Archive for Tuesday, March 29, 2005

Anti-abortion advocates unhappy with state board’s plan for clinic rules

March 29, 2005

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— State regulators may adopt new rules for all minor surgeries performed at doctor's offices and clinics, upsetting abortion opponents who are close to winning similar rules only for abortion clinics.

"It's so obvious what is going on here," said Mary Kay Culp, executive director of Kansans for Life, the state's largest anti-abortion group. "They waited until the abortion clinic bill is breathing down their necks -- and breathing down their necks with veto-proof majorities in both houses."

The State Board of Healing Arts, which regulates doctors, planned to meet at 7 p.m. today to discuss rules for so-called office-based surgeries. In 2003, the board adopted guidelines as suggested standards for doctors and clinics and will decide whether to impose them as regulations.

Meanwhile, legislators are close to approving a bill setting minimum health and safety standards specifically for abortion clinics and requiring them to obtain an annual license from the Kansas Department of Health and Environment.

Gov. Kathleen Sebelius, who supports abortion rights, has said repeatedly she probably will veto the clinic regulation bill if it singles out abortion.

The board's timing in discussing regulations for office-based surgeries struck anti-abortion activists, including Culp, as suspicious. Even Sen. John Vratil, R-Leawood, who opposes the measure, said board action would give Sebelius a reason to veto the abortion clinic regulation bill.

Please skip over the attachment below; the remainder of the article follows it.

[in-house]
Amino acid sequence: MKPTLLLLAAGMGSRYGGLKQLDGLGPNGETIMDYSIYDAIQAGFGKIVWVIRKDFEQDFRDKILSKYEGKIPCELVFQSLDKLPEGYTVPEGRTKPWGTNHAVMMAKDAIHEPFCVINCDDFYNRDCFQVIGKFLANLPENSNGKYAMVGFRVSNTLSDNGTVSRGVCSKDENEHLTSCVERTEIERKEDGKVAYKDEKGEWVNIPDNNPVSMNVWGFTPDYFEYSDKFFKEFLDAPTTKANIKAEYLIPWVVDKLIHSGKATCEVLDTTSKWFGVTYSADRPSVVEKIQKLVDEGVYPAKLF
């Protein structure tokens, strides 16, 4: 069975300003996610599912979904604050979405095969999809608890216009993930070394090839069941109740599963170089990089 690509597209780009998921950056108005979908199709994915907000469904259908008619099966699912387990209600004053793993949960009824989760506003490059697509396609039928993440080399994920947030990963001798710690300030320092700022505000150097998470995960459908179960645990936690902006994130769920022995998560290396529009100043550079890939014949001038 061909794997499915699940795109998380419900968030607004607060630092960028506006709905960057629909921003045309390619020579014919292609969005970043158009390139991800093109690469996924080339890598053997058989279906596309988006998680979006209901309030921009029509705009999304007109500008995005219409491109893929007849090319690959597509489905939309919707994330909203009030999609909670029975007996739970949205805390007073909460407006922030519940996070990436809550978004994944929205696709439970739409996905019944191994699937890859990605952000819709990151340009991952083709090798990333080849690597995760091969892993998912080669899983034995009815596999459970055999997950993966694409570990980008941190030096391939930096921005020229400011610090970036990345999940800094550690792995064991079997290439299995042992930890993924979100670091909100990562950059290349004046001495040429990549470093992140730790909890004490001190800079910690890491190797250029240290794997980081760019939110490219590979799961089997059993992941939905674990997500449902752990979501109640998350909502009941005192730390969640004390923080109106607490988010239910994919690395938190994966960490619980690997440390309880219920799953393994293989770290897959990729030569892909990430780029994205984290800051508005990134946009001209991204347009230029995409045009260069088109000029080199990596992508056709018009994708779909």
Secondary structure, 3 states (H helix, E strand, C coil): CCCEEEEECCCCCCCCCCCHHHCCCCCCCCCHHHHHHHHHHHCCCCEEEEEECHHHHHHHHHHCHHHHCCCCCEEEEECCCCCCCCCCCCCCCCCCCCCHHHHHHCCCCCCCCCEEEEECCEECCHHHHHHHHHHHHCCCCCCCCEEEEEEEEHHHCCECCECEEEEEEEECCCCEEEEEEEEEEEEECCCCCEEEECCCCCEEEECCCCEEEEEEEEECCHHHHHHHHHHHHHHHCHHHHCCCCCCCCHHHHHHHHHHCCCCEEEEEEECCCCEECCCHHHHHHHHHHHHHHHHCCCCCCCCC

"It gives her all the political cover she needs," he said Monday.

But Larry Buening, the board's executive director, said it has been working on regulations for office-based surgeries for nearly three years. Previously, the board adopted guidelines developed by the Kansas Medical Society and the American Society of Anesthesiologists.

Jerry Slaughter, the medical society's executive director, said the group supported having the board set regulations on office-based surgeries, based on guidelines from medical professionals.

"They really establish a standard of care," Slaughter said. "They might as well be as regulations."

Lawmakers also are reviewing a proposed "Child Rape Protection Act," requiring doctors and clinics to save fetal tissue when performing abortions on girls under 14. The clinics would have to submit the tissue to the Kansas Bureau of Investigation for DNA testing, so that a rapist could be identified.

Sebelius hasn't taken a position on the other measure, but it, like the clinic bill, is pushed by abortion opponents.

The Senate approved the clinic bill Friday on a 27-12 vote, giving supporters exactly the two-thirds majority they'd need to override a veto.

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